Former Iranian prisoners speak in IWU chapel

As part of Global Awareness Week at Indiana Wesleyan University, two Iranians— who were imprisoned and sentenced to death in 2009 because of their Christian faith— shared their testimonies in chapel on Wednesday, Nov. 15.   

Maryam Rostampour and Marziyeh Amirizadeh were raised in Muslim families but converted to Christianity and began to share the Gospel with those around them. They continued to live in Iran where the only accepted religion is Islam. Despite the possibility of serious punishment at the hands of Iranian authorities, they began placing Bibles in mailboxes and started two churches— one with a group of prostitutes and another with a group of young people.

“Jesus really changed our lives, and that’s why we wanted to share Him with other people,” said Amirizadeh. “Despite the danger of being caught, God really protected us during that time.”

However, in March 2009, they were arrested after being accused of evangelism and apostasy. They were told they would be executed by hanging.

“The guard said he would beat us until we vomited blood,” said Rostampour. “We just prayed and hugged each other because we really thought we would die. But we felt the presence of God, and we saw how He was strengthening us in the midst of that.”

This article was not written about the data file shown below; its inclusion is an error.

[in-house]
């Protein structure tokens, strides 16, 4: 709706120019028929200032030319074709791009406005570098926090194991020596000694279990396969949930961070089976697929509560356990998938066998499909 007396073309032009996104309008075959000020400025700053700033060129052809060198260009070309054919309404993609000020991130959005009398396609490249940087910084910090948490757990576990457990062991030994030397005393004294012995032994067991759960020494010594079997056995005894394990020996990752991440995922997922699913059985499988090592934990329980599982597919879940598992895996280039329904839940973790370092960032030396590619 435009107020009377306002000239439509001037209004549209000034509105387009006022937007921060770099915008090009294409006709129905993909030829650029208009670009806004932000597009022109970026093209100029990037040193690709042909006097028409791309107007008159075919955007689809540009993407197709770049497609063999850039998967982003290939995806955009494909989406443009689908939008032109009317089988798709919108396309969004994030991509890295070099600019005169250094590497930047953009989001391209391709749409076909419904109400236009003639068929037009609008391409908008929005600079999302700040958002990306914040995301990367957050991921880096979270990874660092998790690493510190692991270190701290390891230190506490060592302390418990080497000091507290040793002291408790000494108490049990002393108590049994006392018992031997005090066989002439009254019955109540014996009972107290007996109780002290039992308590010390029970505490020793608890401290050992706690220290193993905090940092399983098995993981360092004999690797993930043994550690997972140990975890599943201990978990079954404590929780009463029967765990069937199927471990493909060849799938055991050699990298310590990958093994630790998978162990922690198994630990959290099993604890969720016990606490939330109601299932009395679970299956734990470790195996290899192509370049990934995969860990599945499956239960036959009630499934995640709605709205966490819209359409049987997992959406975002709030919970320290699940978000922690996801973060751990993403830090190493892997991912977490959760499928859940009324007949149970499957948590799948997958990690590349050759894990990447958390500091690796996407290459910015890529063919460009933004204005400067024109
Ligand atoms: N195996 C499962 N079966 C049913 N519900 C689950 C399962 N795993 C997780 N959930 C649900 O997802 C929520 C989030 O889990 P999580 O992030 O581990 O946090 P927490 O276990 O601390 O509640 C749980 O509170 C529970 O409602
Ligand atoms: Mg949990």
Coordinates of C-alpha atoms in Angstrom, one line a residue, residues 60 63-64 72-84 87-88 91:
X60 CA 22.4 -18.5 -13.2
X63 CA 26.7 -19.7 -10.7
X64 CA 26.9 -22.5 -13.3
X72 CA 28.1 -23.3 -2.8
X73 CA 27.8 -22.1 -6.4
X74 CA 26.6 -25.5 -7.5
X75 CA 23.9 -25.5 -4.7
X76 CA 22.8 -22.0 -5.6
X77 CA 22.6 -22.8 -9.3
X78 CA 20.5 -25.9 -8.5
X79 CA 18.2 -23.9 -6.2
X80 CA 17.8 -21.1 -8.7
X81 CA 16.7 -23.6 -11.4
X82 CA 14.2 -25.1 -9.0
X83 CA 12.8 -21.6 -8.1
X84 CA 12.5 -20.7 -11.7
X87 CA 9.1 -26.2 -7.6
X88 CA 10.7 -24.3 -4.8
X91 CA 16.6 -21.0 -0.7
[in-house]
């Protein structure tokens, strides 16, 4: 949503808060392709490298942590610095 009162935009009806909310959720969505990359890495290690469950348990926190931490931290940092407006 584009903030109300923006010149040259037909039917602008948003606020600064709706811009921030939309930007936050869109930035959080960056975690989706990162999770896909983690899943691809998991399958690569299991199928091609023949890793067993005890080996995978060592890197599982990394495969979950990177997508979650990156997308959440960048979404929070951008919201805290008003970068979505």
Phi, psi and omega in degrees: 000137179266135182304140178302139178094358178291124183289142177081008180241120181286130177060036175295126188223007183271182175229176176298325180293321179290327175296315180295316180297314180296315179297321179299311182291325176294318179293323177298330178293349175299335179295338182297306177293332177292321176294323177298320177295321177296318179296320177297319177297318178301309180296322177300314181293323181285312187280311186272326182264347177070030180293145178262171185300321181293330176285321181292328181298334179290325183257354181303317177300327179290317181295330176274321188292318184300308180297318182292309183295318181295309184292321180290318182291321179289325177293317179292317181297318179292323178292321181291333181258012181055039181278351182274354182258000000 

Despite the dreadful conditions the women experienced in prison, they took advantage of the opportunity to share Christ with their fellow prisoners.

“We felt freer in prison than outside of it because we could talk about Jesus,” said Amirizadeh. “Every prisoner really became our church. We learned anywhere can be a church—even a dark and brutal prison.”

After 259 days in Tehran’s notorious Evin Prison, Rostampour and Amirizadeh were released from captivity due to pressures the government was facing to appear religiously ‘free’.

“Today we give all the glory to God,” said Rostampour. “He was the one and the reason we could stand on our faith during those nine months.”

To learn more about Rostampour and Amirizaden’s testimonies, check out the book they published in 2013 called “Captive in Iran.”

Global Awareness Week, which occurs every year at IWU, seeks to provide programming and activities that inform and educate students about global events, cultures and traditions. The theme for this year’s weeklong event is “Hearts of Fire,” which references Jeremiah 20:9. Chapel on Friday, Nov. 17 will feature IWU alumna Amber Livermore ’07, who served as a long-term Global Partners missionary in New Zealand for four years.

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